• 3. He, Peng
    et al.
    Aldahan, A.
    Possnert, G.
    Hou, X. L.
    A summary of global I-129 in marine waters2013In: Nuclear Instruments and Methods in Physics Research Section B: Beam Interactions with Materials and Atoms, ISSN 0168-583X, E-ISSN 1872-9584, Vol. 294, p. 537-541Article in journal (Refereed)
    Abstract [en]

    Despite the many investigations concerning the occurrence of anthropogenic iodine-129 in the atmosphere, terrestrial and marine environments, there is a lack of a comprehensive collection of data on the distribution of the isotope in marine waters. The temporal and spatial variability of anthropogenic I-129 is strongly linked to the major point sources in the Irish Sea and the English Channel and the global marine spreading pathways are partly outlined from these sources. The temporal evolution is still, however, not well defined when transport and dissipation are considered in the different oceans and ocean compartments. We here summarize available published literature data on I-129 temporal and spatial distribution in the global marine water. The results show presence of numerous data sets for the North Atlantic and Arctic Oceans where strong variability in terms of water depth, time and location also occur. Scarcity of data on I-129 from the Pacific, Indian and South Atlantic Oceans demonstrates gaps in the coverage of the isotope spatial extent. These shortcomings in the spatial coverage may relate to the understanding that the anthropogenic I-129 signal will take a long time to be transported, if at all, from the North Atlantic into other oceans. Data from recent expeditions in the Southern oceans and the Geotraces ocean profiling will reveal additional information about I-129 distribution in the marine waters. (C) 2012 Elsevier B.V. All rights reserved.

  • 4.
    Lachner, Johannes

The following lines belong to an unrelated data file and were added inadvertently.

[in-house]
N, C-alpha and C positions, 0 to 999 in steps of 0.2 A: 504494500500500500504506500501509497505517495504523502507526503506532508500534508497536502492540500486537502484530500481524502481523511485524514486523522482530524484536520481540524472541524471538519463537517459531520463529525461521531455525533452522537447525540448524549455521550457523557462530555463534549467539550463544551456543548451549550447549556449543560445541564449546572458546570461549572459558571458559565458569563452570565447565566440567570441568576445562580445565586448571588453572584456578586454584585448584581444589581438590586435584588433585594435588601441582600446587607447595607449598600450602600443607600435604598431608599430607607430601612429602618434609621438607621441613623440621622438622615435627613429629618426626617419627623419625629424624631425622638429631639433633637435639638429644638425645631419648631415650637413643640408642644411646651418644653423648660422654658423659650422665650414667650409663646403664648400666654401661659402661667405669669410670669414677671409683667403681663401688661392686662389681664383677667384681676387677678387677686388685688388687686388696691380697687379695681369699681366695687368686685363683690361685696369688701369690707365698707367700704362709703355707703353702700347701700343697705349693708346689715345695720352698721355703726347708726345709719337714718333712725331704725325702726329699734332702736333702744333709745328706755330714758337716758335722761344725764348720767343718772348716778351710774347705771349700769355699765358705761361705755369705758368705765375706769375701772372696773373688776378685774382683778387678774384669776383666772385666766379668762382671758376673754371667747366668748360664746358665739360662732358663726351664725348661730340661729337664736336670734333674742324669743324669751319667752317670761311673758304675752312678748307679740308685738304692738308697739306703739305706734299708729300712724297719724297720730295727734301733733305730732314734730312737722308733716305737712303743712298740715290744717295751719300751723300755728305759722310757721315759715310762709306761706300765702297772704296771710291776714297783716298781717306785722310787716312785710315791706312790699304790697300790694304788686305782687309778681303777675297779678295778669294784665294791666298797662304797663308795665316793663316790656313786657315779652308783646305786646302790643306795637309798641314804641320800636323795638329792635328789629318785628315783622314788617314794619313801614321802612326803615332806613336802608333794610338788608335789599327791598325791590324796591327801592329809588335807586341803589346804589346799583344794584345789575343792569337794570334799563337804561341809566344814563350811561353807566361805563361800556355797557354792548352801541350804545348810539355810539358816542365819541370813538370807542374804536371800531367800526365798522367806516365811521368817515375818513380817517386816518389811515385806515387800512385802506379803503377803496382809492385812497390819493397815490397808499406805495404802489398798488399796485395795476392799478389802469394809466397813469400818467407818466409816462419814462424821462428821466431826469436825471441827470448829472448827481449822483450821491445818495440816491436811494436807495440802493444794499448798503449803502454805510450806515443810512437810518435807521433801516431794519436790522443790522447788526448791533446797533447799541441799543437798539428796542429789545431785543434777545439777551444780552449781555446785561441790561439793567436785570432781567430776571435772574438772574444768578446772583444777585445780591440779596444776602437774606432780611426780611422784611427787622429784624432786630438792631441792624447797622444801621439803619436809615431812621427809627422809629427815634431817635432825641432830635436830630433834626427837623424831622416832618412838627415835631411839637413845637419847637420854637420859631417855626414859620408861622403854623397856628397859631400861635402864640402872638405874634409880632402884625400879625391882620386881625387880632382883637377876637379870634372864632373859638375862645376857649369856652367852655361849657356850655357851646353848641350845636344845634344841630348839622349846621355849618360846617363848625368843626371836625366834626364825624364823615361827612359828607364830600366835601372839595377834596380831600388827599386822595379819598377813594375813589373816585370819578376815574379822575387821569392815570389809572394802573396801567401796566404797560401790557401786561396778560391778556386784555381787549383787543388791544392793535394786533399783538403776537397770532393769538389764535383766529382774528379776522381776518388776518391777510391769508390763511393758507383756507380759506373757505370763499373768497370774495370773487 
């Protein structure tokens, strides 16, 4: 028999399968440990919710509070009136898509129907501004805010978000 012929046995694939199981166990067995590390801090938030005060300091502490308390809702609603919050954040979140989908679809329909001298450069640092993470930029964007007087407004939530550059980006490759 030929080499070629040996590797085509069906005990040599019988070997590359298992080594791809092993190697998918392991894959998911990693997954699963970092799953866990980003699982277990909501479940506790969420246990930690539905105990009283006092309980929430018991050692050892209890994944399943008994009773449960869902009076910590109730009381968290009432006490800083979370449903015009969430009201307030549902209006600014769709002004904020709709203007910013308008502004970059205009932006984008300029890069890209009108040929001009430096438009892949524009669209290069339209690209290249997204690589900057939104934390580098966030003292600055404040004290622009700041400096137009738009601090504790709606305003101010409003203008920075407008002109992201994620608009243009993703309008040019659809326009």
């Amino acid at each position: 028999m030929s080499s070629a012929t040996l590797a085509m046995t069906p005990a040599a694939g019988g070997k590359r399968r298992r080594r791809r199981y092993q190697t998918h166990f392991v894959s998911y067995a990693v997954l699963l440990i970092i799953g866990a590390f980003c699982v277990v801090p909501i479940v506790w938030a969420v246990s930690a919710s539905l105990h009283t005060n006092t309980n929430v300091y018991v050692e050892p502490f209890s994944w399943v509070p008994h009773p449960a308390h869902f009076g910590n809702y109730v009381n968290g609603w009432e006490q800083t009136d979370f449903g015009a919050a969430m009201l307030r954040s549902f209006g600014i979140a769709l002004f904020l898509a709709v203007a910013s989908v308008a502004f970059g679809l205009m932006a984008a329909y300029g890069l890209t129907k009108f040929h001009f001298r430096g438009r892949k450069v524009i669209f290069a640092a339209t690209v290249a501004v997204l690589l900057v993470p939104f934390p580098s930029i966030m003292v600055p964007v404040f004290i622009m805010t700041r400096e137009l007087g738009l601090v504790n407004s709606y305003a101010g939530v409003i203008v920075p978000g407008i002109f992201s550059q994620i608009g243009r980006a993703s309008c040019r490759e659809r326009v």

et al.
    Swiss Fed Inst Technol, Lab Ion Beam Phys, Zurich, Switzerland..
    Christl, Marcus
    Swiss Fed Inst Technol, Lab Ion Beam Phys, Zurich, Switzerland..
    Synal, Hans-Arno
    Swiss Fed Inst Technol, Lab Ion Beam Phys, Zurich, Switzerland..
    Frank, Martin
    CAU Kiel, IFM Geomar, Kiel, Germany..
    Jakobsson, Martin
    Univ Stockholm, Dept Geol Sci, S-10691 Stockholm, Sweden..
    Carrier free Be-10/Be-9 measurements with low-energy AMS: Determination of sedimentation rates in the Arctic Ocean2013In: Nuclear Instruments and Methods in Physics Research Section B: Beam Interactions with Materials and Atoms, ISSN 0168-583X, E-ISSN 1872-9584, Vol. 294, p. 67-71Article in journal (Refereed)
    Abstract [en]

    Using the TANDY AMS facility (600 kV) at ETH Zurich the seawater-derived (authigenic) Be-10/Be-9 ratio of marine sediment samples is measured without the addition of Be-9 carrier. This novel method reduces systematic uncertainties because the Be-10/Be-9 ratio of a sample is determined in only one (AMS) measurement. A challenge of carrier-free AMS is to avoid any contamination of the sample with Be-9 during the chemical preparation. Further, the leaching procedure has to be reproducible and ideally should attack the authigenic Be of the sediments only, leaving the detrital Be untouched. The low amount of stable Be-9 in the unspiked samples causes low currents during the AMS measurement. This requires a good stability and sensitivity of the AMS setup. Our first results show that the new preparation method is reliable and that background from stable Be-9 is avoided. For a comparison study, sediment samples from two cores located in the Arctic Ocean (HLY0503-09JPC, HLY0503-14JPC) were used. The authigenic Be-10/Be-9 ratio of these samples had been determined previously applying the conventional method where Be-10 and Be-9 concentrations are measured separately by AMS and ICP-MS, respectively. The resulting sedimentation rates are in discrepancy with values derived from biomarkers. To cross check the Be-10/Be-9 based age model two samples from each core were measured again with the new carrier-free method. The carrier-free results show systematically higher authigenic Be-10/Be-9 ratios. The calculated sedimentation rates of about 0.2 cm/kyr, however, are consistent for the carrier free and the conventional method. (C) 2012 Elsevier B.V. All rights reserved.